The 2017 Landmarks Lectures were:

Tuesday, February 21st at 6:30 p.m. – Julie L. Sloan, Consultants in Stained Glass, New York: Birth Place of American Stained Glass

Stained glass expert, Julie Sloan, will describe the history and development of stained glass in New York City. Until the turn of the 19th century, New York was the center of production and innovation for this medieval craft. Here, both a traditional, and a secular demand, expanded the market and enticed the participation of artists. Examples of stained glass from every era still survive in New York, telling this exciting story, with work by the Dutch glazier Evert Duykinck and the Gothic Revival designs of Richard Upjohn and William Jay Bolton, to the iridescent glories of Louis Comfort Tiffany and John La Farge. Although the center of the business left the city in the 20th century, superb examples of modern stained glass are also found here, such as the ethereal azures of Marc Chagall’s windows for the United Nations.

Tuesday, March 28th at 6:30 p.m. – Robert C. Bates, Principal 
Walter B. Melvin Architects,                                                                                    Cast Iron Restoration at Soho Landmark – Donald Judd’s Home and Studio-A Case Study

Robert Bates will discuss the removal of the architectural cast iron from the facade of 101 Spring Street which revealed the complexities of the structural systems hidden beneath. Over 1300 pieces of decorative cast iron were removed, catalogued, refurbished and reinstalled. A restored cornice and new wood windows, along with a full interior renovation, completed the comprehensive restoration of this SoHo Landmark.

Tuesday, April 18th at 6:30 p.m – Mary Kay Judy, Architectural and Cultural Heritage Conservation
Historic Gilded Age Mansion Interior Restoration

In her lecture, Mary Kay Judy will document the recent history of the restoration of a New York City historic gilded age mansion interior of a private house. Ms. Judy is an architectural conservator and cultural heritage consultant with nearly twenty years of national and international practice in the field. Her career has focused on both the documentation of architectural history and technical conservation treatments for long-term, sustainable preservation.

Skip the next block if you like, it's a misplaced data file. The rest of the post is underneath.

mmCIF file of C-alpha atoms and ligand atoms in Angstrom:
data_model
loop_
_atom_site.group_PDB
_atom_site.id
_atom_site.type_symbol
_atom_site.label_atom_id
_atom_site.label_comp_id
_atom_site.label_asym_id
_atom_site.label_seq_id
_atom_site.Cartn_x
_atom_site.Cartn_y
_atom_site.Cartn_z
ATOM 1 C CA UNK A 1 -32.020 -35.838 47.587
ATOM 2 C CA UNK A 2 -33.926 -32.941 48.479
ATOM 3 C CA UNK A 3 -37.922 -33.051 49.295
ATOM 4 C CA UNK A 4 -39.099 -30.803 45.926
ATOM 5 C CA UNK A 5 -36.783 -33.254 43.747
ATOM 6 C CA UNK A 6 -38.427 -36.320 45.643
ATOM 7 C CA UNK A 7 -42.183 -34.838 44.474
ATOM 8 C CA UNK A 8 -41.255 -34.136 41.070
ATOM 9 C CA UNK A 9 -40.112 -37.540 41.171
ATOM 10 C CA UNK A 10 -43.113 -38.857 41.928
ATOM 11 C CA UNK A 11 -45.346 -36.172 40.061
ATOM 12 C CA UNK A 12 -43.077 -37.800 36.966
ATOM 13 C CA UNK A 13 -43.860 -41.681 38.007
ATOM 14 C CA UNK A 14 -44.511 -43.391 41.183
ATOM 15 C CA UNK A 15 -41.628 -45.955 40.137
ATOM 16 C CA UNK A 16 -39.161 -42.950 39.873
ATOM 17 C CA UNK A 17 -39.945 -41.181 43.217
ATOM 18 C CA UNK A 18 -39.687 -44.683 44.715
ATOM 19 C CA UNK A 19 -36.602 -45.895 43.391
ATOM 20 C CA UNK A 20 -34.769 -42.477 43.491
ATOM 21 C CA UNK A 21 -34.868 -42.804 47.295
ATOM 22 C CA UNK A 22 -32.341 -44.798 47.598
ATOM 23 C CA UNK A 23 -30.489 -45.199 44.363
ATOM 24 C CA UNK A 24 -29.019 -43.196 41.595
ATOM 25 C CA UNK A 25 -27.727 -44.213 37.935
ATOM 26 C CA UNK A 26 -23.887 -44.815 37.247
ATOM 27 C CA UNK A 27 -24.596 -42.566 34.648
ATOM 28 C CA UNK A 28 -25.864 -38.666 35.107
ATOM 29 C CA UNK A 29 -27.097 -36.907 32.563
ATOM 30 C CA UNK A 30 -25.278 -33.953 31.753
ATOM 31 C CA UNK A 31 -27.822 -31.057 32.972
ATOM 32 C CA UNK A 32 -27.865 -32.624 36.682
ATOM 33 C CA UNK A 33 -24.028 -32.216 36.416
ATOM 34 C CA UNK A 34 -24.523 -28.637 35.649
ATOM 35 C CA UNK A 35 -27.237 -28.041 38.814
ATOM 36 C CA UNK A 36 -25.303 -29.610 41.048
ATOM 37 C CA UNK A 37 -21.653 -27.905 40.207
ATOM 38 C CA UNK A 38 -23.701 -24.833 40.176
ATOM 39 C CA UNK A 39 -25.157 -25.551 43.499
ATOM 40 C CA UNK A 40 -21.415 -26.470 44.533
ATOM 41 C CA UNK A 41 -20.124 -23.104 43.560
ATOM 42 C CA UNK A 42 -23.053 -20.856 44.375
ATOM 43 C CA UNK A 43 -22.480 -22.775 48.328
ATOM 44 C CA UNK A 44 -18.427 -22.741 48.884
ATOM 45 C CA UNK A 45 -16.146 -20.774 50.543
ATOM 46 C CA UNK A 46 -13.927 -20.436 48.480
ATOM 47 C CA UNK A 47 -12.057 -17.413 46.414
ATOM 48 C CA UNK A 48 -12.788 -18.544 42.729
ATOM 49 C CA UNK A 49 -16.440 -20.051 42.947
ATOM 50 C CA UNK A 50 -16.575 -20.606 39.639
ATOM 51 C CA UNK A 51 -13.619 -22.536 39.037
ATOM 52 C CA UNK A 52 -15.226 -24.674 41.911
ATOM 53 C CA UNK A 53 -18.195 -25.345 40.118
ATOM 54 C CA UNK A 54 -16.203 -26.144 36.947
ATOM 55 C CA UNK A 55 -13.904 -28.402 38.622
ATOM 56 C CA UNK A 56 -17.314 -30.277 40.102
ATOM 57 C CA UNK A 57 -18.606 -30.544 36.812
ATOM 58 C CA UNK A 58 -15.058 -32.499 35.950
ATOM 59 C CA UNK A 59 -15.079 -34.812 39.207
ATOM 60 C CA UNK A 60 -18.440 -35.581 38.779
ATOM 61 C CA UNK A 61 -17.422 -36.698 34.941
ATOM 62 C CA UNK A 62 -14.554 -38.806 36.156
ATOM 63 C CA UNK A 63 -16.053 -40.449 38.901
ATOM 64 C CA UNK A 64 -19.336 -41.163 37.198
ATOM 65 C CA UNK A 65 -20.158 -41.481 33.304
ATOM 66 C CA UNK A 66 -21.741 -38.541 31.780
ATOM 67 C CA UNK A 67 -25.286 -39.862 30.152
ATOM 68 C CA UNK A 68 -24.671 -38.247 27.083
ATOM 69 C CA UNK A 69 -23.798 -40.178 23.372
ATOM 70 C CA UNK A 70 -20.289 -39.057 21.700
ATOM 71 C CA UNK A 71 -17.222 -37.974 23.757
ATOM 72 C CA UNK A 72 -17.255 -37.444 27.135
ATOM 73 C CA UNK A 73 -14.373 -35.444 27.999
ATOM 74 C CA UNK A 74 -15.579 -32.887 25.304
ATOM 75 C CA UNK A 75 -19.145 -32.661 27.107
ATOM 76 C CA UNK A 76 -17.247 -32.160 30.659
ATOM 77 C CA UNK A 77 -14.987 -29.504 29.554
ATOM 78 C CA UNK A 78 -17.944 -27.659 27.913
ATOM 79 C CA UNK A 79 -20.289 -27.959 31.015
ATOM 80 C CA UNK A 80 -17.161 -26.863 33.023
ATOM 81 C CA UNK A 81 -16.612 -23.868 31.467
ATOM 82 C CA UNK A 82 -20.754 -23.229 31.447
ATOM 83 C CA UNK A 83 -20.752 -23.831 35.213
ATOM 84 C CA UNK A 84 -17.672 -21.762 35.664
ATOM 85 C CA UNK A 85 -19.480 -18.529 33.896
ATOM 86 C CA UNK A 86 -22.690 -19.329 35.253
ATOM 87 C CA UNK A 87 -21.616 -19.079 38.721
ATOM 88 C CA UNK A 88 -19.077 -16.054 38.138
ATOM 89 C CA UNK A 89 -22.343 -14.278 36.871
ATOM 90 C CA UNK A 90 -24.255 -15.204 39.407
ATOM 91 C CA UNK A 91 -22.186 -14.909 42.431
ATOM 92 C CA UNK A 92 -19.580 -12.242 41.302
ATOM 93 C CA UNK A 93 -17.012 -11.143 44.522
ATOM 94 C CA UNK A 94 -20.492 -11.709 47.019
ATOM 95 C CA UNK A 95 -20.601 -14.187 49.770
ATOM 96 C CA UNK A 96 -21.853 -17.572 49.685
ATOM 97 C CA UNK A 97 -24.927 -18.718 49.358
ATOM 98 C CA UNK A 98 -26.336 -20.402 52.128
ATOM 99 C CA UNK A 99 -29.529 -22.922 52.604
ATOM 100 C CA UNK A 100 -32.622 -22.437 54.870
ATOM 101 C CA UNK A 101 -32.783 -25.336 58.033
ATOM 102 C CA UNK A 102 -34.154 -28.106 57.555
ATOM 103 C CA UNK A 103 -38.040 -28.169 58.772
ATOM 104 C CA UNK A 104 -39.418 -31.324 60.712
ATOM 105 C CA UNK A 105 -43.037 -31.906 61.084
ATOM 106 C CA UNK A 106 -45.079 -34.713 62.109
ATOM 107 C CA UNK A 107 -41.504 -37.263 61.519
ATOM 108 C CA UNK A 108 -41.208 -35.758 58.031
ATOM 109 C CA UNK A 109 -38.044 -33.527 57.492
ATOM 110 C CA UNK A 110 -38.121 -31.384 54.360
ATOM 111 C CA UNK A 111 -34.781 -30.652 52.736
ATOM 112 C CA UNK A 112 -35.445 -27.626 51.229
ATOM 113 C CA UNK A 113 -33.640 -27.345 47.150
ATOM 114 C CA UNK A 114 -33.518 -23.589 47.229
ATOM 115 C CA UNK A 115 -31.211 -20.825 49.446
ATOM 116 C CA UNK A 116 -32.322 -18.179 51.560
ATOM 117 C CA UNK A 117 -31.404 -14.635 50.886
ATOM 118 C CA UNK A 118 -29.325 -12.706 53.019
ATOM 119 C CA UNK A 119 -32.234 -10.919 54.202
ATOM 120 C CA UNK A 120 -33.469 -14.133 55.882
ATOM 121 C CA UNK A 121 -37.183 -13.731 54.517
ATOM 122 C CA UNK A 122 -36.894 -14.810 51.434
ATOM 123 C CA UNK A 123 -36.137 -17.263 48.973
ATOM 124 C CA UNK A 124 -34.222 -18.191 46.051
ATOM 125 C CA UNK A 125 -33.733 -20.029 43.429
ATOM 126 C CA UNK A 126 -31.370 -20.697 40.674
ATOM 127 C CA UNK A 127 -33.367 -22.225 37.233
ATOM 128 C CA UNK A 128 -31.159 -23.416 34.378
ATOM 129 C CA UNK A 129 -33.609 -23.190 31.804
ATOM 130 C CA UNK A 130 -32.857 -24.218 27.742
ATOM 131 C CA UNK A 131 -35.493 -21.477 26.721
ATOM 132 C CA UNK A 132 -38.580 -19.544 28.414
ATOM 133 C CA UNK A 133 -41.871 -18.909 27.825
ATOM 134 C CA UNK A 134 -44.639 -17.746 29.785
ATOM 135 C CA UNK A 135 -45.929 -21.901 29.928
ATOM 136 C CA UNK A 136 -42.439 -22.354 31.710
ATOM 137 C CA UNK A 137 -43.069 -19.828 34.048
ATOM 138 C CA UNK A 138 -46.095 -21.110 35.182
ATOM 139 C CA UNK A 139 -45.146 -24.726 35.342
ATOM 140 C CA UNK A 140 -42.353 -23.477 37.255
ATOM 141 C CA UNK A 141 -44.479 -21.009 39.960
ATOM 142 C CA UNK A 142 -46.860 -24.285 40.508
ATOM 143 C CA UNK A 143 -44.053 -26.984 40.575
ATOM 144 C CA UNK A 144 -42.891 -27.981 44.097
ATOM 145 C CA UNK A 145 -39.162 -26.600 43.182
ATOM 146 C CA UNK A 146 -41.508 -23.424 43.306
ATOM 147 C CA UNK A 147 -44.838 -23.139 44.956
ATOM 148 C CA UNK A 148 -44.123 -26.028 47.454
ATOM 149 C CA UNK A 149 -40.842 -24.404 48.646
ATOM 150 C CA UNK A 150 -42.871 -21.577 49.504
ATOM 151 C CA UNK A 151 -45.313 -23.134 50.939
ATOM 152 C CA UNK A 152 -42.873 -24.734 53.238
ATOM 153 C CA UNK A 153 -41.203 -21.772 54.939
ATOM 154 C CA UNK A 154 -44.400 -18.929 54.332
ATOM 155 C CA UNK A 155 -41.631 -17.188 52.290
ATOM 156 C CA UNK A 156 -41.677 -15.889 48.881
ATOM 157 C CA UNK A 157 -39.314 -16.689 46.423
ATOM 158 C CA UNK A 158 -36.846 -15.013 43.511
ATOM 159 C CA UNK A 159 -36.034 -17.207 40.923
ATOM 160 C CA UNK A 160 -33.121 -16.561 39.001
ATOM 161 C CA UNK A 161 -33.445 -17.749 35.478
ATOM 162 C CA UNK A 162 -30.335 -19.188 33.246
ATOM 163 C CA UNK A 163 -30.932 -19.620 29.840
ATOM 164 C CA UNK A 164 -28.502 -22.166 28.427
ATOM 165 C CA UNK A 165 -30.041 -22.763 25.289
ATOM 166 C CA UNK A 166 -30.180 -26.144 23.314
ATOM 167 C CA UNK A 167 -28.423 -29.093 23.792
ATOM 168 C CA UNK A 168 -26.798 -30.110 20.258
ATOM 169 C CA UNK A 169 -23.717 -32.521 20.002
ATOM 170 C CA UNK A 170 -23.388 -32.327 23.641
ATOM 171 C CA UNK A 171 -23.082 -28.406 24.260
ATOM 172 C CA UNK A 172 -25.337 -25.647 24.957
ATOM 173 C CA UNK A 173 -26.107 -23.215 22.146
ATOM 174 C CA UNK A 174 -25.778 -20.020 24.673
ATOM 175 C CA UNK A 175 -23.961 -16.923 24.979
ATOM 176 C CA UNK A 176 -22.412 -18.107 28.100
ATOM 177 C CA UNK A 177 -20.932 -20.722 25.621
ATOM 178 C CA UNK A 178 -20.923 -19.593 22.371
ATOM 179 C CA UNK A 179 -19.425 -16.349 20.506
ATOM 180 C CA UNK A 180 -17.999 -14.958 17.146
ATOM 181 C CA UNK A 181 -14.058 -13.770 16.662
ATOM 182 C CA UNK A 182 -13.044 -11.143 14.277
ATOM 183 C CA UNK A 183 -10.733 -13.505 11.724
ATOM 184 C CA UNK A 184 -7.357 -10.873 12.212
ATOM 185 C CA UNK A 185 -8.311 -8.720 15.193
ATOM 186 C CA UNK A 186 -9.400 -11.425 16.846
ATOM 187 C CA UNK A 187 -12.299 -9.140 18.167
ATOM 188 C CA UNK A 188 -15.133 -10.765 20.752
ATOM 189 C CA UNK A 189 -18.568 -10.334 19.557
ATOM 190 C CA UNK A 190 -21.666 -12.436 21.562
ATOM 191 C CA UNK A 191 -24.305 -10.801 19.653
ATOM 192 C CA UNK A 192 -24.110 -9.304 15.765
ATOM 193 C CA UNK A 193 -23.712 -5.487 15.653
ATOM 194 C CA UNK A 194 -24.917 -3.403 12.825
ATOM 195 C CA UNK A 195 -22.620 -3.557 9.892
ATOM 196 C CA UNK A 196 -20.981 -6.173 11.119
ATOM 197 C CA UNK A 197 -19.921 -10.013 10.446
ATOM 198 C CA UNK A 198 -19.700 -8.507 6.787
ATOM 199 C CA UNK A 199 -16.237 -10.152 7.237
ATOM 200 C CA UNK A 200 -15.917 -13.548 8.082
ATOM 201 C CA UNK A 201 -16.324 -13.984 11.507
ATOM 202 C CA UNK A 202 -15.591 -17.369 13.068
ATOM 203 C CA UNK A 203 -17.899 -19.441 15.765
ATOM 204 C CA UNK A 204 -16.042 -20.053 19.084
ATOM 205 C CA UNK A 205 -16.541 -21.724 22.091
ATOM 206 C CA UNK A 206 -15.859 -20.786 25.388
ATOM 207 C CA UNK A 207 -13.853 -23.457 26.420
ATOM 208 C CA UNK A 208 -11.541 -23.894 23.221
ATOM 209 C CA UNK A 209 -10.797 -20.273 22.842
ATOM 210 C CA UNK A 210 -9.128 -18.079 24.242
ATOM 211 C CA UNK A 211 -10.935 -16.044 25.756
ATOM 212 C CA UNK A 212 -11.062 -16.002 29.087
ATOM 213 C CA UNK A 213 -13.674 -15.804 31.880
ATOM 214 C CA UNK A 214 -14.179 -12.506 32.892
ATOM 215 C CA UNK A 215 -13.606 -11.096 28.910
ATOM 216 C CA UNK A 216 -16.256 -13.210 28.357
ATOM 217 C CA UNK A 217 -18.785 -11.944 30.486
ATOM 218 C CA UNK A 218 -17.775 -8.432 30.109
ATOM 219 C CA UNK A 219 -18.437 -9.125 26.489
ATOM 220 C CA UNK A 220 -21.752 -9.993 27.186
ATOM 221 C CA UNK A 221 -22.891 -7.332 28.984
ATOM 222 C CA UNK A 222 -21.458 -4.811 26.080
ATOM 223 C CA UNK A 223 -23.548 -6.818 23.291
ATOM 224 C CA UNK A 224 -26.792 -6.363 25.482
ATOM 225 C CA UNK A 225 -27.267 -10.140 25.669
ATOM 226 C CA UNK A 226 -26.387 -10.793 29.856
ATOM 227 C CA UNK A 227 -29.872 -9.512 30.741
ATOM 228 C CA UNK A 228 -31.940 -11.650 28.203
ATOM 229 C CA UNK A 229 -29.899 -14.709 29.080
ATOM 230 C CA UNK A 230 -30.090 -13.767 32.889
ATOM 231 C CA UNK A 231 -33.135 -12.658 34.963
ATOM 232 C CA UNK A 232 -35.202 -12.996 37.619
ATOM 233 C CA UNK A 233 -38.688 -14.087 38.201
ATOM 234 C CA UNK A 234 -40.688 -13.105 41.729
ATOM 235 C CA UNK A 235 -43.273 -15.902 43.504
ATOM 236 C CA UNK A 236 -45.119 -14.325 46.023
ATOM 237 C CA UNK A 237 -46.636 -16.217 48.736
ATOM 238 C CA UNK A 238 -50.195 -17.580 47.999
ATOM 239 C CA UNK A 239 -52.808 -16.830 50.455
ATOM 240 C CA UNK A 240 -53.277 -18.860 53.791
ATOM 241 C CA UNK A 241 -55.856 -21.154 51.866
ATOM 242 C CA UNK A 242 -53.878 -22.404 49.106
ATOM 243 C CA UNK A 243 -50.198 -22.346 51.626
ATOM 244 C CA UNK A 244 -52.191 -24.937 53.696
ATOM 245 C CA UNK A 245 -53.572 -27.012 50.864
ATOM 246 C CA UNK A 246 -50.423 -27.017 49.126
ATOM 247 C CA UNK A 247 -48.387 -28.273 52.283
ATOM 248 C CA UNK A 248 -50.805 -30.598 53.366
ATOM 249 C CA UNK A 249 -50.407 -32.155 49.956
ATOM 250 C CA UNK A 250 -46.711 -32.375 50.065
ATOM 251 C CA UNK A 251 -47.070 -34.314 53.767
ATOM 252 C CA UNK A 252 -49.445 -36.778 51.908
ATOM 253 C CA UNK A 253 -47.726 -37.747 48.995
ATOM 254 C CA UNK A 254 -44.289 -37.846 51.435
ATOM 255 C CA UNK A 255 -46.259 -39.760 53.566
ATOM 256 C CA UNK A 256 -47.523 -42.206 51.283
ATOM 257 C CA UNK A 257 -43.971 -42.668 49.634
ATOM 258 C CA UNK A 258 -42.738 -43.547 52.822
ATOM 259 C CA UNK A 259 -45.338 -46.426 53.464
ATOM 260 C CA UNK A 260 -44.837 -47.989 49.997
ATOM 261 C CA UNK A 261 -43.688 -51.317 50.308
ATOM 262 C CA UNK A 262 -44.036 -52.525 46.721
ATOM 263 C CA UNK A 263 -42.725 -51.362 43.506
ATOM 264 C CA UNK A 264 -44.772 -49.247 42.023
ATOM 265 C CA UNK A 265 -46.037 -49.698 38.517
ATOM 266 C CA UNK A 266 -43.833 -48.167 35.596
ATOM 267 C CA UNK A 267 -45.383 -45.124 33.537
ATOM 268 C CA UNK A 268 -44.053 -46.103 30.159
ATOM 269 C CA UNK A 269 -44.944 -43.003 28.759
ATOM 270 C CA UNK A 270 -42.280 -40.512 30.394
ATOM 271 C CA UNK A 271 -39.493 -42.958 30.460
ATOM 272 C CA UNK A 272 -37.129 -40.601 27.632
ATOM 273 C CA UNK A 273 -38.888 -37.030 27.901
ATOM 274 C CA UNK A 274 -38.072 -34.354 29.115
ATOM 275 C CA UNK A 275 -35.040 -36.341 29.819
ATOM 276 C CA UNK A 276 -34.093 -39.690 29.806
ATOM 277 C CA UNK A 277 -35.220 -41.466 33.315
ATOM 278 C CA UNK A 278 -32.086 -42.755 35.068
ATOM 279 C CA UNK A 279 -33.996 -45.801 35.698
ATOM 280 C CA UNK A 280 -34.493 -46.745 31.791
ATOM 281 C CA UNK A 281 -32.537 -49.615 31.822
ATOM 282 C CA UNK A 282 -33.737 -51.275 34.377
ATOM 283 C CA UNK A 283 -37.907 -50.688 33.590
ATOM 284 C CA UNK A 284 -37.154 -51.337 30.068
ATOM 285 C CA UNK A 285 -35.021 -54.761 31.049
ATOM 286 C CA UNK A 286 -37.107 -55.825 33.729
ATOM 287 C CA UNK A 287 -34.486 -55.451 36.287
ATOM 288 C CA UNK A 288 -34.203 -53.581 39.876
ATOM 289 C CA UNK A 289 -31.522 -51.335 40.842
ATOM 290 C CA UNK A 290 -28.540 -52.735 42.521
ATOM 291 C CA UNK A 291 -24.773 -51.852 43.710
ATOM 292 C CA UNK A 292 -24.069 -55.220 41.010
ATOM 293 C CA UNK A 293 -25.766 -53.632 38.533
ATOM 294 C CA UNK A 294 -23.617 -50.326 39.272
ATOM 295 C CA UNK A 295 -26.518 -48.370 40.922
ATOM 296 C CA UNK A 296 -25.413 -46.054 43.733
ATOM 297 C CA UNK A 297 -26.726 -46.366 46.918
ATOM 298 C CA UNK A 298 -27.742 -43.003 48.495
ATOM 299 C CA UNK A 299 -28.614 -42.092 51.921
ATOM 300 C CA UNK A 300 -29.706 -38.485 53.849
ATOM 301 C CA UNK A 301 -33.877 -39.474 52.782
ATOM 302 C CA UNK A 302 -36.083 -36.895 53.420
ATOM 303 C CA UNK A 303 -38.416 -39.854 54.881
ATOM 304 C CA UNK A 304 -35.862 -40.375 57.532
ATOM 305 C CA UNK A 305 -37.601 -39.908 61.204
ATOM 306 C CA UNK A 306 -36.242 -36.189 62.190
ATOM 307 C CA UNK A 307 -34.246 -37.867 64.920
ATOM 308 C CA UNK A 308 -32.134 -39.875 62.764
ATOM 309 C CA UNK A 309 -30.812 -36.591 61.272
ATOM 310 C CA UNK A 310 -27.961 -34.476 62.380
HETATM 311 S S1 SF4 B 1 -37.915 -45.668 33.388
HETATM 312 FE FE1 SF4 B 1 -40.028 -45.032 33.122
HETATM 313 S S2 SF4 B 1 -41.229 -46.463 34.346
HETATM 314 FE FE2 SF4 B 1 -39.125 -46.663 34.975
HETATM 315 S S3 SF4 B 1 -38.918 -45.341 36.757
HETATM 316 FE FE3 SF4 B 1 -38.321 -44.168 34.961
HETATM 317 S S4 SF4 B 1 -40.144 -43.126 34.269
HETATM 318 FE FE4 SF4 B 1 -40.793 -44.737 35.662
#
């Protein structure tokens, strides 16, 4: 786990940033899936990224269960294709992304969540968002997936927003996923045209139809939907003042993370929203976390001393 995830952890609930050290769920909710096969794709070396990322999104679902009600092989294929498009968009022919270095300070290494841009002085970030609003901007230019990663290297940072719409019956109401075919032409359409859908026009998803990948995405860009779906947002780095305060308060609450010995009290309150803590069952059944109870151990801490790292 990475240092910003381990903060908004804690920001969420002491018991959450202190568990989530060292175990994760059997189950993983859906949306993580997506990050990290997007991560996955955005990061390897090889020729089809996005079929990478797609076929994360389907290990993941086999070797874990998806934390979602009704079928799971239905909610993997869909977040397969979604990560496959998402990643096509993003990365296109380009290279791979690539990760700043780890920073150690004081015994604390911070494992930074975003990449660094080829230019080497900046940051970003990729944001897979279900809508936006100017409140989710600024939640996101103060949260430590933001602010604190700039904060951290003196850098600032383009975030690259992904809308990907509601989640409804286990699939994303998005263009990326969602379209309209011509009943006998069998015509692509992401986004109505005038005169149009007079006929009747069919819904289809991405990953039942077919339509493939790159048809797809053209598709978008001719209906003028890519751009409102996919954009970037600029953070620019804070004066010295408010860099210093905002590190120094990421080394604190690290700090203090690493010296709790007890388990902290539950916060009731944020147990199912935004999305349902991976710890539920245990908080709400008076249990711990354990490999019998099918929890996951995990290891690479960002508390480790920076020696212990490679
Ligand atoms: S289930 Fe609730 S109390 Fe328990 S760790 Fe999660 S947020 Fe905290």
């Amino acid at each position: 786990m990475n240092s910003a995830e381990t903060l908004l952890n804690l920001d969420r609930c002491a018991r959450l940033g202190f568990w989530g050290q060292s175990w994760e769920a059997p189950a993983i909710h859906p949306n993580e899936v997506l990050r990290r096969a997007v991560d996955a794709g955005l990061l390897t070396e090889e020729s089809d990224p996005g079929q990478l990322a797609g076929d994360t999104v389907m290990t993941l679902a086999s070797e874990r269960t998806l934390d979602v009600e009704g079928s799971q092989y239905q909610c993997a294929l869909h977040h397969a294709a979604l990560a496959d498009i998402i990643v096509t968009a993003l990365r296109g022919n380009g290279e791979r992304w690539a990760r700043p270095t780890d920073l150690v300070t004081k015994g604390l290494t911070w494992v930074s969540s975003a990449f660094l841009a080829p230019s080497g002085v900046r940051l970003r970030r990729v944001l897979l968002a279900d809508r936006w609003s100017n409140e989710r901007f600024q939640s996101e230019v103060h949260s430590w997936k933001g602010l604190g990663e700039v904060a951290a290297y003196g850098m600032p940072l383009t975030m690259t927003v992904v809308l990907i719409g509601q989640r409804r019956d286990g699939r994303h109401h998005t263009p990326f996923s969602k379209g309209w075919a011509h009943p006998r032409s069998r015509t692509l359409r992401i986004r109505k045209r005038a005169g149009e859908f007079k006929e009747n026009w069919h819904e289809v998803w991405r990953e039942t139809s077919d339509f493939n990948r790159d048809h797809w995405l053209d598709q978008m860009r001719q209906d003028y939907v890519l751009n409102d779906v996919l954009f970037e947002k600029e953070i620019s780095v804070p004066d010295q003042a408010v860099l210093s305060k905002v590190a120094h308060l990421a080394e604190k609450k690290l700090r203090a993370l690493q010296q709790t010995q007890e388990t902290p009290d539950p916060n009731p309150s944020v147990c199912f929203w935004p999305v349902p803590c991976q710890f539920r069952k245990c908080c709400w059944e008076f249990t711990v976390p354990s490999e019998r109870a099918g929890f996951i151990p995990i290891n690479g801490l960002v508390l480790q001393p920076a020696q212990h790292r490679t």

In her lecture, Mary Kay Judy will document the recent history of the restoration of a New York City historic gilded age mansion interior of a private house. Ms. Judy is an architectural conservator and cultural heritage consultant with nearly twenty years of national and international practice in the field. Her career has focused on both the documentation of architectural history and technical conservation treatments for long-term, sustainable preservation.

Tuesday, May 16th at 6:30 p.m. – Derek Trelstad, Associate, Silman Structural Engineers
More Than Dull, Dusty, and Old: Get to Know the Hidden Landmarks in Your Floor



Landmarks are more than grand spaces and historic finishes. While infrequently seen – except mid-renovation – seemingly mundane archaic structural systems, including the once commonly specified floor assemblies that incorporated terra cotta and cinder concrete, are an important part of the history of technology. But what sometimes gets lost in that story is the narrative that tells of the determination and inventiveness of the people who developed the systems and the continuing value of the approach they took to demonstrating the merit of what they produced. 

1.0 AIA LU credit is available for qualifying participants for the March 28th, April 18th and May 16th Lectures.

The Lectures start at 6:30 pm in The General Society Library, 20 West 44th Street, New York City. Reception to follow. Advance registration is necessary. $15 General admission; $10 General Society members, NY Landmarks Conservancy Members & Senior Citizens; $5 Students. To register please click here.

This program is supported, in part, by public funds from the New York City Department of Cultural Affairs, in partnership with the City Council. We would also like to acknowledge the support of New York Landmarks Conservancy .

 Please scroll down to see our Landmark Lectures from the winter/spring of 2016 – many of these lectures can be viewed on our YouTube Channel)